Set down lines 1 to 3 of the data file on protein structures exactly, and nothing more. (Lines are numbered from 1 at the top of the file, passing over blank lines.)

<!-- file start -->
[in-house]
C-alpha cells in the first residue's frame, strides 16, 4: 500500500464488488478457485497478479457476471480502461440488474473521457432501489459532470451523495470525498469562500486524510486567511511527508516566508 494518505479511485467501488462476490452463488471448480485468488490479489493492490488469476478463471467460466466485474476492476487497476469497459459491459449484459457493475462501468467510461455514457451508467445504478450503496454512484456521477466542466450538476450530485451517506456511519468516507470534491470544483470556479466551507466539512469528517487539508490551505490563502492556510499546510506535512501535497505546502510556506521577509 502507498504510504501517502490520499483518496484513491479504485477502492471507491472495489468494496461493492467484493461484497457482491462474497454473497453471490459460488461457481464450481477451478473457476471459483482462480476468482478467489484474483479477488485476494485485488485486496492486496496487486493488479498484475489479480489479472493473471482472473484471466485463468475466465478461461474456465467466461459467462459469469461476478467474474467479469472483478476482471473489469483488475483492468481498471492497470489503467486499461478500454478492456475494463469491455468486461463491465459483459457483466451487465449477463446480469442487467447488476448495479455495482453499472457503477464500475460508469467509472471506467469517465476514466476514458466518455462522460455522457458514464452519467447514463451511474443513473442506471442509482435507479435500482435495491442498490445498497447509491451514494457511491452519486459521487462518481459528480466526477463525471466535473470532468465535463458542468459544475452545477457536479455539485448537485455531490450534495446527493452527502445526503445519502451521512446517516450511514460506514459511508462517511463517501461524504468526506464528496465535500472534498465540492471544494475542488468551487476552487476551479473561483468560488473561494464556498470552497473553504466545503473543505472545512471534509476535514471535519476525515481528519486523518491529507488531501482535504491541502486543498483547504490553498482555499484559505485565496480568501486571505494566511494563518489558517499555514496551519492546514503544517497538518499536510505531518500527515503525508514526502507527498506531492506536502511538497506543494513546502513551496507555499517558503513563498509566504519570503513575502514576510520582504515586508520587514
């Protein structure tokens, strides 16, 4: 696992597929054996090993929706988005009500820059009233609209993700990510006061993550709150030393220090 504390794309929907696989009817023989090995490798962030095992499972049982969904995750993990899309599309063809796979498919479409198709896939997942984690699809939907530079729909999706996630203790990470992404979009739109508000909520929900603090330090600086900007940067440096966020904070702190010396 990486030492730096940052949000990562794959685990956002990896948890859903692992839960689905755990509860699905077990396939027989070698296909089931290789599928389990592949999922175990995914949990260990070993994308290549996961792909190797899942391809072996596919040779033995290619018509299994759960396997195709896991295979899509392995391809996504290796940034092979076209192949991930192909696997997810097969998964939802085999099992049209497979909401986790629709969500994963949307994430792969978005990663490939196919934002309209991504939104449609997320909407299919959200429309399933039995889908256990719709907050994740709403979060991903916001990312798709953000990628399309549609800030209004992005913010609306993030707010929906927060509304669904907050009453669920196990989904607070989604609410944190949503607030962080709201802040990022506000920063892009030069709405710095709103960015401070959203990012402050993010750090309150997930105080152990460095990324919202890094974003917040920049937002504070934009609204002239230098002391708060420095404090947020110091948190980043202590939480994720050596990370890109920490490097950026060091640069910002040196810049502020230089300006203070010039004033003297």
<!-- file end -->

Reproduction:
[in-house]
C-alpha cells in the first residue's frame, strides 16, 4: 500500500464488488478457485497478479457476471480502461440488474473521457432501489459532470451523495470525498469562500486524510486567511511527508516566508 494518505479511485467501488462476490452463488471448480485468488490479489493492490488469476478463471467460466466485474476492476487497476469497459459491459449484459457493475462501468467510461455514457451508467445504478450503496454512484456521477466542466450538476450530485451517506456511519468516507470534491470544483470556479466551507466539512469528517487539508490551505490563502492556510499546510506535512501535497505546502510556506521577509 502507498504510504501517502490520499483518496484513491479504485477502492471507491472495489468494496461493492467484493461484497457482491462474497454473497453471490459460488461457481464450481477451478473457476471459483482462480476468482478467489484474483479477488485476494485485488485486496492486496496487486493488479498484475489479480489479472493473471482472473484471466485463468475466465478461461474456465467466461459467462459469469461476478467474474467479469472483478476482471473489469483488475483492468481498471492497470489503467486499461478500454478492456475494463469491455468486461463491465459483459457483466451487465449477463446480469442487467447488476448495479455495482453499472457503477464500475460508469467509472471506467469517465476514466476514458466518455462522460455522457458514464452519467447514463451511474443513473442506471442509482435507479435500482435495491442498490445498497447509491451514494457511491452519486459521487462518481459528480466526477463525471466535473470532468465535463458542468459544475452545477457536479455539485448537485455531490450534495446527493452527502445526503445519502451521512446517516450511514460506514459511508462517511463517501461524504468526506464528496465535500472534498465540492471544494475542488468551487476552487476551479473561483468560488473561494464556498470552497473553504466545503473543505472545512471534509476535514471535519476525515481528519486523518491529507488531501482535504491541502486543498483547504490553498482555499484559505485565496480568501486571505494566511494563518489558517499555514496551519492546514503544517497538518499536510505531518500527515503525508514526502507527498506531492506536502511538497506543494513546502513551496507555499517558503513563498509566504519570503513575502514576510520582504515586508520587514
């Protein structure tokens, strides 16, 4: 696992597929054996090993929706988005009500820059009233609209993700990510006061993550709150030393220090 504390794309929907696989009817023989090995490798962030095992499972049982969904995750993990899309599309063809796979498919479409198709896939997942984690699809939907530079729909999706996630203790990470992404979009739109508000909520929900603090330090600086900007940067440096966020904070702190010396 990486030492730096940052949000990562794959685990956002990896948890859903692992839960689905755990509860699905077990396939027989070698296909089931290789599928389990592949999922175990995914949990260990070993994308290549996961792909190797899942391809072996596919040779033995290619018509299994759960396997195709896991295979899509392995391809996504290796940034092979076209192949991930192909696997997810097969998964939802085999099992049209497979909401986790629709969500994963949307994430792969978005990663490939196919934002309209991504939104449609997320909407299919959200429309399933039995889908256990719709907050994740709403979060991903916001990312798709953000990628399309549609800030209004992005913010609306993030707010929906927060509304669904907050009453669920196990989904607070989604609410944190949503607030962080709201802040990022506000920063892009030069709405710095709103960015401070959203990012402050993010750090309150997930105080152990460095990324919202890094974003917040920049937002504070934009609204002239230098002391708060420095404090947020110091948190980043202590939480994720050596990370890109920490490097950026060091640069910002040196810049502020230089300006203070010039004033003297």